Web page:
Her eyes gushed with tears. Weeping, then wailing, quickly turned to howling. My stunned friend stepped in closer.

“You are valuable to Him, and You have purpose. You are worthy ….” The writhing and the pain surfaced, as if all the hurt (possibly from being scorned, judged, lonely, and locked in a prison from which she could not escape?) all came to the surface at once.

For me, the sun stood still. The clock stopped. The book store disappeared, and all became the life of One Girl: body broken, couldn’t speak, wanted to; limbs lifeless; heart desperate; locked-up soul longing to be set free. In this moment, God pressed “pause” on my life and taught me that brokenness can be beautiful because it cracks open our hearts to see the one thing we need to know: that we are loved in our marred nature.

On the surface this gap of time was horrible but gorgeous–this “inside-out” kind of beauty my books are about–all in a body, all in One Girl. And she showed me that broken is acceptable. That we are worthy of love even if we are all tied up and twisted and cannot smile.

I knew I had to touch her, that she longed for touch. I knelt down beside her and brushed my fingers over her hot tears and warm skin. “Do you want me to pray for you?” I asked. “Do you want Jesus to give you peace?”

She nodded, open-mouthed, tears streaming. As I prayed, her sobbing became so loud that the walkie-talkies on the hips of Barnes and Noble employees began buzzing. Her caregiver rushed to see what was the matter.

Jesus met a girl in a bookstore that day. When she left, her once-pained face radiated with peace and joy.

beautiful girl in wheelchair

A Girl Named Mercy

 Do you need a touch of mercy today? I sure do.

Jesus can take your pain and give you peace. He did it for her. I saw it with my own eyes: a soul held captive, squirming beneath the weight. A body struck down, but not destroyed, for her story wasn’t over yet. If he can do it for demon-possessed, crazy Mary; if he can do it for wasted Lazarus; if he can do it for beautiful Mercy, then He can do it for you and me.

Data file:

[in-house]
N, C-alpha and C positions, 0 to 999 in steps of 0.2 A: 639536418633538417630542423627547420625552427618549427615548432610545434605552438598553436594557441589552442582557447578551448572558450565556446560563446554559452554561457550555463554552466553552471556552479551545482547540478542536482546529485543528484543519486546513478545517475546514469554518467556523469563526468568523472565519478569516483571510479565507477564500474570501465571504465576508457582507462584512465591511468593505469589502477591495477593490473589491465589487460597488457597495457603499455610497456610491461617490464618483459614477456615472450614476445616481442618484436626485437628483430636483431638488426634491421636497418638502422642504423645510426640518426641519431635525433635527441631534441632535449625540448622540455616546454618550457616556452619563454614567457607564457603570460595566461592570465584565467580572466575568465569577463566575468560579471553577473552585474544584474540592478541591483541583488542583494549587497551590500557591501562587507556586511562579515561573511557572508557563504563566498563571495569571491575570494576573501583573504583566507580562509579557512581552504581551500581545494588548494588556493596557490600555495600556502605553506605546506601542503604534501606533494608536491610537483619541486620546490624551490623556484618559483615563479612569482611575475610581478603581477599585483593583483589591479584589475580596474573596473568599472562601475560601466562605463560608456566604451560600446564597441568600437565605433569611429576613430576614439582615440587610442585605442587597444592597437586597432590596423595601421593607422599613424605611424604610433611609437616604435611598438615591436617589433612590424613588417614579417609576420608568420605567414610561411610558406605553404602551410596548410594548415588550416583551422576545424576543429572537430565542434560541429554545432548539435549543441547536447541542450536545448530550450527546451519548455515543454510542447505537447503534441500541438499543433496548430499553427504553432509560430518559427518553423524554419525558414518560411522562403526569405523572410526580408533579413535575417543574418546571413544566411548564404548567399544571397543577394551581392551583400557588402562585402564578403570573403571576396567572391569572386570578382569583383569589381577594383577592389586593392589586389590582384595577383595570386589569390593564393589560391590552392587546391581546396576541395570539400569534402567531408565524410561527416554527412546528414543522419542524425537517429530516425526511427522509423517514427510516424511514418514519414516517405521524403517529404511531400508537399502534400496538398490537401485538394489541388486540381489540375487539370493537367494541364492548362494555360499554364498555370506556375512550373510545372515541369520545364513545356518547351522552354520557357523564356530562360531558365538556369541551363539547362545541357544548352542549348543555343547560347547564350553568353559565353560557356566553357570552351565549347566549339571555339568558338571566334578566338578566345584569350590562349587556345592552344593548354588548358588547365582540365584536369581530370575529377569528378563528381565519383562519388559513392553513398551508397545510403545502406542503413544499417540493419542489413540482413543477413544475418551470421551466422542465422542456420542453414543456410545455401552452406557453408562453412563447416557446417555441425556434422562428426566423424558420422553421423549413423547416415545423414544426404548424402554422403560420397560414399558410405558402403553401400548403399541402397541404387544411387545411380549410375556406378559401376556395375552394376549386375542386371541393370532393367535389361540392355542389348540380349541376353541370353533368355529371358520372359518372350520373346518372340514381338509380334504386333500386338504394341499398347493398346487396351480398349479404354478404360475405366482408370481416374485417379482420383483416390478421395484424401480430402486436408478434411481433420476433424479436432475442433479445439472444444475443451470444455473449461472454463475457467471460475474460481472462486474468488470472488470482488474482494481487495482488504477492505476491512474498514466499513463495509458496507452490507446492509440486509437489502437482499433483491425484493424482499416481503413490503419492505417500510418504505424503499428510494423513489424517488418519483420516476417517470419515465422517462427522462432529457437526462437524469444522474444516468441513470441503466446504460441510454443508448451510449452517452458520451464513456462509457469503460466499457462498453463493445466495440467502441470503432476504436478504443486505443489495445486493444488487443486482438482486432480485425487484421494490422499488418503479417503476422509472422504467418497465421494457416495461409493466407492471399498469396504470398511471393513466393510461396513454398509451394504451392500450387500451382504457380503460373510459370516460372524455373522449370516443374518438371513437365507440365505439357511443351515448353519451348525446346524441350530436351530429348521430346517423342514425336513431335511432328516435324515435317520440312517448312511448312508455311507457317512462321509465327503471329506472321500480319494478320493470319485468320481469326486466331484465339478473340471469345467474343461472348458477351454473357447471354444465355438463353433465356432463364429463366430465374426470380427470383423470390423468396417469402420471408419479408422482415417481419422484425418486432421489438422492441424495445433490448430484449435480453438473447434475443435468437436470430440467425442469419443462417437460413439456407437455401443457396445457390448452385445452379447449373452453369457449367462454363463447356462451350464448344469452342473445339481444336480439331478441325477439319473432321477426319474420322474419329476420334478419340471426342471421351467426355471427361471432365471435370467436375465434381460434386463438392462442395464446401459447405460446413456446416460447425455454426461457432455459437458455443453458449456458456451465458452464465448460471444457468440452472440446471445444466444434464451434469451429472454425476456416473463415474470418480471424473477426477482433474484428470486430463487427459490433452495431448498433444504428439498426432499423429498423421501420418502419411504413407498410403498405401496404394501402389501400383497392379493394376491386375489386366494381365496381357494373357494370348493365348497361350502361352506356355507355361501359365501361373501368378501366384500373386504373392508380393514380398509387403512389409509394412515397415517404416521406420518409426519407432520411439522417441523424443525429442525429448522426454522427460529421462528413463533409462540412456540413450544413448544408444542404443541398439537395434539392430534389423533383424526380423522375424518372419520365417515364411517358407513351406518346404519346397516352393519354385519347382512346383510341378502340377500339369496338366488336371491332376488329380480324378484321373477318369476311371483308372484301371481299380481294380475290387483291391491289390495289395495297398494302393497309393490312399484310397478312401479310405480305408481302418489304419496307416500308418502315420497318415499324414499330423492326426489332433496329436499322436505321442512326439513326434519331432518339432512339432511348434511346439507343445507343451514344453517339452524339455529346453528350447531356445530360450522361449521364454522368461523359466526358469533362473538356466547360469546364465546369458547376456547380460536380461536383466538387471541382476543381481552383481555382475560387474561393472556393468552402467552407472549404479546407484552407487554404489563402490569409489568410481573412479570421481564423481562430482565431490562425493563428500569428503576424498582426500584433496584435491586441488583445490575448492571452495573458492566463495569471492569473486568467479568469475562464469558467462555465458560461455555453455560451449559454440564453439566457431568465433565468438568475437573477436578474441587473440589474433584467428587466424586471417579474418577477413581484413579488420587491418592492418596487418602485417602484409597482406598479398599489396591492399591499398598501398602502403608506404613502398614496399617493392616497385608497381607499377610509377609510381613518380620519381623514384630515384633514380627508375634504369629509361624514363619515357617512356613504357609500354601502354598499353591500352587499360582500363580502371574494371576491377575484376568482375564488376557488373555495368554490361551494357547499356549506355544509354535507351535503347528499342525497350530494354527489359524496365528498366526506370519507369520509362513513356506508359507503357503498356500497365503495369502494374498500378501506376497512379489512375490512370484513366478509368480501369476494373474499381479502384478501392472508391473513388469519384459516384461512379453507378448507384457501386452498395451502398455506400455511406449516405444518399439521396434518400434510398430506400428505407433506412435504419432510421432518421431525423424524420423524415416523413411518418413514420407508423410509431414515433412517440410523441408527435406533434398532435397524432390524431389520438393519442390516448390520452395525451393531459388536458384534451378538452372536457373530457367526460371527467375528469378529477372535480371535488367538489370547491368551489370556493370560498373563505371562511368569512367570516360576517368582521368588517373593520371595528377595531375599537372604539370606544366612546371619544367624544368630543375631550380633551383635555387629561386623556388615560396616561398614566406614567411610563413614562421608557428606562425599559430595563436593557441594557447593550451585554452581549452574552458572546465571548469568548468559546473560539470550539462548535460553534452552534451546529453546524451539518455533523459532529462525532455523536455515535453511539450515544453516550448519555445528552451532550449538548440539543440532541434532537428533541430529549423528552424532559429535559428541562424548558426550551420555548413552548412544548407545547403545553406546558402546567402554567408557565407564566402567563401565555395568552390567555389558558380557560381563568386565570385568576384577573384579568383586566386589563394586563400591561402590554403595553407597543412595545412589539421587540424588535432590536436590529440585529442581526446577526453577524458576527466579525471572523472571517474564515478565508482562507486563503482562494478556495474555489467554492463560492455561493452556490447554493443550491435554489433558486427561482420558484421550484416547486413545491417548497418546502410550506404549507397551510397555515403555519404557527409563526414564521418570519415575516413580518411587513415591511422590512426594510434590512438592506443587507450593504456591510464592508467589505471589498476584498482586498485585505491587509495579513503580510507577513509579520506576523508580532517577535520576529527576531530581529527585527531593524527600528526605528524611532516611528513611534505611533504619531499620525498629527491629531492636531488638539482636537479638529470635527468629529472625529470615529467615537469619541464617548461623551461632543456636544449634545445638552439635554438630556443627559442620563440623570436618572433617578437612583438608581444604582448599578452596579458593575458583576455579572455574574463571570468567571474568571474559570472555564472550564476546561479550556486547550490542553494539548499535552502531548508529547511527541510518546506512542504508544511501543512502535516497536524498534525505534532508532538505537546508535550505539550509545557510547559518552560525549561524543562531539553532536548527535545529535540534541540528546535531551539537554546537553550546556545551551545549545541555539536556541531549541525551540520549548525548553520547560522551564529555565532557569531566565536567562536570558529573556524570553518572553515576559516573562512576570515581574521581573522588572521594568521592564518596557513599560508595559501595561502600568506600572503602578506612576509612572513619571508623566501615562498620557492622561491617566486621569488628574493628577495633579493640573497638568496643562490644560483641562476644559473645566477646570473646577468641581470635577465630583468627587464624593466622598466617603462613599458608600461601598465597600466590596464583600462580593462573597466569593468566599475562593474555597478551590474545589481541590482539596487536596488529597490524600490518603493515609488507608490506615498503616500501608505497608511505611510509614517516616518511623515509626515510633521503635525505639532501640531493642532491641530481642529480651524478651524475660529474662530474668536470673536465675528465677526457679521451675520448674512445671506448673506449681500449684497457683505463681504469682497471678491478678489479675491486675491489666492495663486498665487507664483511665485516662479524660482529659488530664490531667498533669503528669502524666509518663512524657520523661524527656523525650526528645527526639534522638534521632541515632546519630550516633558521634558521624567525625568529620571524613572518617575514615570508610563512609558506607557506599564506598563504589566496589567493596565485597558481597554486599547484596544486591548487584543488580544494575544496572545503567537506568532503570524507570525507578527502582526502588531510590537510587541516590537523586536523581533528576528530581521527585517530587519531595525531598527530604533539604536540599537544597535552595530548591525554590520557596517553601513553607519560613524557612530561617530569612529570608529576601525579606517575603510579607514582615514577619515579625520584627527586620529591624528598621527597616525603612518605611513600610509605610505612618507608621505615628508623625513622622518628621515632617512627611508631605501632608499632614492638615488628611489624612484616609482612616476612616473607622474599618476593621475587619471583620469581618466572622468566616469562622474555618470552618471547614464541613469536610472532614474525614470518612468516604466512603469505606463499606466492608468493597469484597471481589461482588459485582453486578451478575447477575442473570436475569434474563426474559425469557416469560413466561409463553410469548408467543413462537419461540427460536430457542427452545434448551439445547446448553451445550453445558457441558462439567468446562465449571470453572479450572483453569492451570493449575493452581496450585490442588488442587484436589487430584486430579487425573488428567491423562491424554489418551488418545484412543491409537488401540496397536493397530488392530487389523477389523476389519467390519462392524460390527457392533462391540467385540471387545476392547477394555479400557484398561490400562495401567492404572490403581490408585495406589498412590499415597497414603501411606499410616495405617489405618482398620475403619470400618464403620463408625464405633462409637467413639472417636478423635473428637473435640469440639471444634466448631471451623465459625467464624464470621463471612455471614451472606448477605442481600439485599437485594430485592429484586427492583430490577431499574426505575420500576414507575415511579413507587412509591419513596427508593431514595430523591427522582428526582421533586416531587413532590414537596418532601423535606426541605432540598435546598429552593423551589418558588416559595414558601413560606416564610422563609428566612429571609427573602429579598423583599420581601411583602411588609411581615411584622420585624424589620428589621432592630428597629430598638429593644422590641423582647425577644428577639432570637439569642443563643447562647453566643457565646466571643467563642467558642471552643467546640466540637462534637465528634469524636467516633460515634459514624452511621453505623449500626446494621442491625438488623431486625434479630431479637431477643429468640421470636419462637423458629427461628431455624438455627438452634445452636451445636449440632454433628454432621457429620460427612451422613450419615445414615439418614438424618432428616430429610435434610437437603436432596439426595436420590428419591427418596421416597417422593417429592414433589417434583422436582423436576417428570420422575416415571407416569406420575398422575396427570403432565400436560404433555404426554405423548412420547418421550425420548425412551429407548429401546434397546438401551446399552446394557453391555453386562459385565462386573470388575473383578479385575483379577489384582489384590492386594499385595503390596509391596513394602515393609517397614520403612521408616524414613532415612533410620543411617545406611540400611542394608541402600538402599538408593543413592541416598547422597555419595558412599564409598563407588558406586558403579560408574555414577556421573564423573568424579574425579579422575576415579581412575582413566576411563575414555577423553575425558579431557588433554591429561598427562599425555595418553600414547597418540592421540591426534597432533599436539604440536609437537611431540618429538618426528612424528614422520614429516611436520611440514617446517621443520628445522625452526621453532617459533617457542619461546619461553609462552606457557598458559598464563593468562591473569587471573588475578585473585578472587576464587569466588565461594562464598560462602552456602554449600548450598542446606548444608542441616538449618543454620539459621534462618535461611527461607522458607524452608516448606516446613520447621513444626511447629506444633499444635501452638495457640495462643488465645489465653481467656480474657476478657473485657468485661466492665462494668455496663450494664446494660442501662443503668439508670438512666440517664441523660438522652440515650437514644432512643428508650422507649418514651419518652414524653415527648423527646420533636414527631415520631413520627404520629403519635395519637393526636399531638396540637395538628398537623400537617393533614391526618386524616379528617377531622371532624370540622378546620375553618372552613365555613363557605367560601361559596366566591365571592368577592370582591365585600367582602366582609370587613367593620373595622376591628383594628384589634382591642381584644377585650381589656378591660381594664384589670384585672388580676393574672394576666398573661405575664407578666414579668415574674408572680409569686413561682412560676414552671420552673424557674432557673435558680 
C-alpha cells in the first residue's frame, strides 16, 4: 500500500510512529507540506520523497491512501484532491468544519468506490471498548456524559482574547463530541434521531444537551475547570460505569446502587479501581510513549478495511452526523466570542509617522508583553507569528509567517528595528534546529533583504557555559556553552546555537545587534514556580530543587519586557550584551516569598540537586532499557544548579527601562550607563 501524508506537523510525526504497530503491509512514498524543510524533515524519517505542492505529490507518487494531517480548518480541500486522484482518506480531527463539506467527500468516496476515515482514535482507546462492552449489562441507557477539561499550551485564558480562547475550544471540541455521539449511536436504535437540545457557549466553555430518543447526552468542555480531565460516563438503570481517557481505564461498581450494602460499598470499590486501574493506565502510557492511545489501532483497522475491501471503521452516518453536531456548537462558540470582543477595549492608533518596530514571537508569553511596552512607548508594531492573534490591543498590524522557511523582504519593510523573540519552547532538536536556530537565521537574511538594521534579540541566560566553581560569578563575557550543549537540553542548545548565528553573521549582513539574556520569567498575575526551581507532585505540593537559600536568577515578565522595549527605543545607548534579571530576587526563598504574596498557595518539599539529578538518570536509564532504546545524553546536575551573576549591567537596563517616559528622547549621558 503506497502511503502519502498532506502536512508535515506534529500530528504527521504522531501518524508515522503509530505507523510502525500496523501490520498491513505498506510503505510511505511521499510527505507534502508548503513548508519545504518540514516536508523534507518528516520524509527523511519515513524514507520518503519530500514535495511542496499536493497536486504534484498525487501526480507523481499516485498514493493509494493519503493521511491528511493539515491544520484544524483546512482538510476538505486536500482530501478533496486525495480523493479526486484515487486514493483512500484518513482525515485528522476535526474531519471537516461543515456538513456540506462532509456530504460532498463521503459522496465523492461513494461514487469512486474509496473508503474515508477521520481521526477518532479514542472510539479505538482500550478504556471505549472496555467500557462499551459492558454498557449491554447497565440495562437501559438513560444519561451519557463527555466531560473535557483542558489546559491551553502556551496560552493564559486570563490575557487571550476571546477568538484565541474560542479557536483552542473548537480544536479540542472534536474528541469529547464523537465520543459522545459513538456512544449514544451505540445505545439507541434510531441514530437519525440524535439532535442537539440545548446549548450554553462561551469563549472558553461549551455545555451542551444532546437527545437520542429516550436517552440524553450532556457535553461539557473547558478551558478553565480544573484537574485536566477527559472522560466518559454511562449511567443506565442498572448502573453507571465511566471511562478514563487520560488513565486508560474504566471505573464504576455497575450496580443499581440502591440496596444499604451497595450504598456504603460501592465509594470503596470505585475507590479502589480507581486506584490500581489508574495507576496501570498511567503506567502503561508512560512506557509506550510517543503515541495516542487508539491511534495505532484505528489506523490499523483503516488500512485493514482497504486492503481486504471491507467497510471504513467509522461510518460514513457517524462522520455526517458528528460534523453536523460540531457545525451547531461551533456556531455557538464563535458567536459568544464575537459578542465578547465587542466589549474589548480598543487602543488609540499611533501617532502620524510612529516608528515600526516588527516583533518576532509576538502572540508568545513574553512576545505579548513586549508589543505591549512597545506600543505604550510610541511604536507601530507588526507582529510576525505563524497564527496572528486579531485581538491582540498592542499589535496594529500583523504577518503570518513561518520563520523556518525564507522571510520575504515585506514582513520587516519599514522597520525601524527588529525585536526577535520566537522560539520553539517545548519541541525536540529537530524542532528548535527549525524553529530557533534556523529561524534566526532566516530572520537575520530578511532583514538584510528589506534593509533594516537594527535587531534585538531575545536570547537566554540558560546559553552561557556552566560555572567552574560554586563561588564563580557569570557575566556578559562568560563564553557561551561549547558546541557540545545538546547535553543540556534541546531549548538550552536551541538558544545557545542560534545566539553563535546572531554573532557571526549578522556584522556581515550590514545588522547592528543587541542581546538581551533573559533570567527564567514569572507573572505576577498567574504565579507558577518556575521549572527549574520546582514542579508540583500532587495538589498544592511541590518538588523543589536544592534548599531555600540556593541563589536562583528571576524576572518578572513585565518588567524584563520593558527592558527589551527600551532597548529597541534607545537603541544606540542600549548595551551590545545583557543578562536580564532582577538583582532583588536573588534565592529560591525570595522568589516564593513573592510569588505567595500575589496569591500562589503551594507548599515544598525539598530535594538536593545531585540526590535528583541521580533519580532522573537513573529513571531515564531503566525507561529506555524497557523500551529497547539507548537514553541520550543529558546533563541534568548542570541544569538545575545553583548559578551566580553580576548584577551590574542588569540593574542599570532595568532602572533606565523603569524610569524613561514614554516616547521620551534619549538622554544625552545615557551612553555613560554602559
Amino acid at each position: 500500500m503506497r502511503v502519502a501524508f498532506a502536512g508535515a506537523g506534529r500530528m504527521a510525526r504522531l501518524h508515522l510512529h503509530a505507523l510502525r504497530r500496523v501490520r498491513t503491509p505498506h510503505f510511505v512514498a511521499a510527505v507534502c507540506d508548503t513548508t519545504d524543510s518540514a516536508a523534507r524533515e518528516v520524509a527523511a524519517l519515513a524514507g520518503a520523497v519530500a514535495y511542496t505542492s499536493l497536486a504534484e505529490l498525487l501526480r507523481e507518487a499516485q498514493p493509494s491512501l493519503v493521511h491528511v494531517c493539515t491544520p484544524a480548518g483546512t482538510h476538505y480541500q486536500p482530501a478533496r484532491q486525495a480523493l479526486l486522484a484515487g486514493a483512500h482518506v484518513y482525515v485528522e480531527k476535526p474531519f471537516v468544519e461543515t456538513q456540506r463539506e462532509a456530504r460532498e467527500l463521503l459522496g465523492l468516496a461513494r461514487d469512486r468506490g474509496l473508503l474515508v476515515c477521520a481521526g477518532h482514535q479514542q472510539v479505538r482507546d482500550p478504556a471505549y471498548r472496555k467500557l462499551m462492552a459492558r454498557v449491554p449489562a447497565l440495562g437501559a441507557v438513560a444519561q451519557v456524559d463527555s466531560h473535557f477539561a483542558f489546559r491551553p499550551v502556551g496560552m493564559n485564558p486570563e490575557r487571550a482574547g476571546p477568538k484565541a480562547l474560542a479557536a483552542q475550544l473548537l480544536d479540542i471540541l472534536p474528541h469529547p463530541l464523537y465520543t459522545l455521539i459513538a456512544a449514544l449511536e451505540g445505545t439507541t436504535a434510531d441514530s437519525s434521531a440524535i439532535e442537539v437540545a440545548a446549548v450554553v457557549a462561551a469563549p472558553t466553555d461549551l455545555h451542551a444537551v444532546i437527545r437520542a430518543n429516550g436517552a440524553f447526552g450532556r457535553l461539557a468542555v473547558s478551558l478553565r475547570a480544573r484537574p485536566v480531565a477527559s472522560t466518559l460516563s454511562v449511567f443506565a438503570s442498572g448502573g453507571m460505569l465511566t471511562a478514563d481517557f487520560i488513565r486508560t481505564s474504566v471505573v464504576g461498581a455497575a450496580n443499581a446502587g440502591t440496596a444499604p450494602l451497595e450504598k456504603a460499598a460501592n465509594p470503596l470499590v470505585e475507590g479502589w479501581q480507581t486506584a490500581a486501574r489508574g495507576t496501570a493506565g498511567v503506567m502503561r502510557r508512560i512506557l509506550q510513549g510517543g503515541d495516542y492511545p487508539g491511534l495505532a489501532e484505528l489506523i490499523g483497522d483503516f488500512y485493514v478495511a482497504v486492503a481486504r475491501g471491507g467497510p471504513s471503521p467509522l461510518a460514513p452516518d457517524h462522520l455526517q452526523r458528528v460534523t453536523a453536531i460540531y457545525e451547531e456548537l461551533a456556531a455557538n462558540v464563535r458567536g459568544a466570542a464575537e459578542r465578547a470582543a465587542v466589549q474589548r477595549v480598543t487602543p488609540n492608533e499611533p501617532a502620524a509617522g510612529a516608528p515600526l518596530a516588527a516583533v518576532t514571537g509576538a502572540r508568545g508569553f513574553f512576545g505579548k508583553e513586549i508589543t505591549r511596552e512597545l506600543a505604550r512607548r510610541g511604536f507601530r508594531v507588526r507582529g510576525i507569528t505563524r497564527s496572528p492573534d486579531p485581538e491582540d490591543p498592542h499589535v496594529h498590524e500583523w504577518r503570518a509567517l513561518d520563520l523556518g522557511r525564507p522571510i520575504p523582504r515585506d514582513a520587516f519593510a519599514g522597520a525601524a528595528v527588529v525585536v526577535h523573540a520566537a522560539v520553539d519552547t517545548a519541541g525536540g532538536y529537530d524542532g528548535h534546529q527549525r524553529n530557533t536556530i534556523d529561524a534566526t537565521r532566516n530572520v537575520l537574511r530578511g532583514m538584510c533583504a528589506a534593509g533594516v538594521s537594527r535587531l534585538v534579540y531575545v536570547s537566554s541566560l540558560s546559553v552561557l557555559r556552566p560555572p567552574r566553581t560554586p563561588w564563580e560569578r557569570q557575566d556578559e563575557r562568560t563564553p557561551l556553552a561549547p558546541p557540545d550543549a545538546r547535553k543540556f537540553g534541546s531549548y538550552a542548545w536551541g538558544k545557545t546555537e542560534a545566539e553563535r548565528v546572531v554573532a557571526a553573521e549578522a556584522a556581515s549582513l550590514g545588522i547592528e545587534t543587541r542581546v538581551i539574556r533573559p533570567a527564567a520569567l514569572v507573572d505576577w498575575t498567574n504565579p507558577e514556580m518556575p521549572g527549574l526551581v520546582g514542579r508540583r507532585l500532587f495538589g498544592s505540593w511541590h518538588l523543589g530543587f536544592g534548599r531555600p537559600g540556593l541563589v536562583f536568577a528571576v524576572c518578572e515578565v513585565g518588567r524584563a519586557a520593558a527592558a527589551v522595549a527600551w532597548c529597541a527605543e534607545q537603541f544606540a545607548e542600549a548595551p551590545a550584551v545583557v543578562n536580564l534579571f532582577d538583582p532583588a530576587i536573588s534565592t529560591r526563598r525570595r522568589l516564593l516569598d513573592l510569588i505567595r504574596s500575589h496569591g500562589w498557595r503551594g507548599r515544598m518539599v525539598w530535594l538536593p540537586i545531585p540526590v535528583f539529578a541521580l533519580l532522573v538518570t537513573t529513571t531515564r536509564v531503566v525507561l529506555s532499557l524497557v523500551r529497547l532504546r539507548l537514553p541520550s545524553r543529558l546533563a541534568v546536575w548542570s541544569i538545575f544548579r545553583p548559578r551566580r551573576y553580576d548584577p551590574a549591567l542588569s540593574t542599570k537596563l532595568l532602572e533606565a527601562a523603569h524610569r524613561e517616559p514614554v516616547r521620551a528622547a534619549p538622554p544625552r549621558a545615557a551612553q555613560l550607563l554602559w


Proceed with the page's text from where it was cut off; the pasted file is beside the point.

Somehow, writing the whole book series about beauty and woman’s worth, and finding your value in God’s eyes, culminated right there, with Mercy. Every hard-pressed moment of writing through my own tears transferred to wiping away hers. Strickland books Jesus met a girl in a bookstore that day. Yes, He met me there. 

(p.s. I was at the Texas Author Extravaganza yesterday …. you never know whose life you might touch at a book signing!)

Love,

Publishing Day

The day my book releases is an odd day for me. Inside, I am screaming, “My book is out! Everybody, my book is out! Are you going to untitledread it, or what?!” I walk into the bookstore and pretend to only casually check that it’s on the front table. If it’s not, I pretend not to be bothered. I decrease my expectations. I walk towards the women’s section and just hope to see it on the shelf. If it’s not, I pretend to understand, but inside, I don’t understand at all.

Because it’s my heart on the page.

I went through this with my first book, Girl Perfect, and I just went through it again with Beautiful Lies. In the days of the release, something in me wants people to stop and take notice, and that part of me wrestles with the part that knows the act of creating is worth it, whether anyone notices or not.

I hope the late nights, the honest tears, and the sweet victories of finding just the right words to speak my soul’s hunger will result in profundity for the reader. I want my efforts to matter. In fact, I’m tempted to tell you how I crawled through the thickest mud of my adult life to bear this book. But Annie Dillard, in The Writing Life, scolded me about this, warning me never to tell anyone how much a book cost me personally – for it is impolite to do so.

So with the release of a book, three tragic flaws in the self must die. First, the part of us that hungers for recognition has to die to the Spirit in us that is compelled to speak honestly and truthfully into a world that needs our voices.  Second, the humanity in us that wants millions to hear the book’s message must die to the Spirit in us that rejoices if one life is purely changed by our words.

Finally, we have to let go of “perfect” and embrace gratitude instead. The perfectionistic questions that circle on publishing day – “Is it enough?” “Did I say everything I wanted to?” “Will the reader understand my heart’s lineage?”  and “Is this as beautiful an offering as I dreamed?” – all of these questions must yield to gratitude.

untitledSo here is mine: Thank you, God, that I had the opportunity to bleed truth on these pages. Thank you for the healing it brought to me. Thank you that you love me so much as to give my heart’s desire wings, and I commit these books to you, trusting your winds will carry their words wherever they need to flutter. Beautiful Lies is my offering. My alabaster jar. And when I poured its oil, it was all for you.

What about you? What do you have to embrace and let go of on publishing day? What are the needs for recognition or perfection that you battle? What does your gratitude sound like?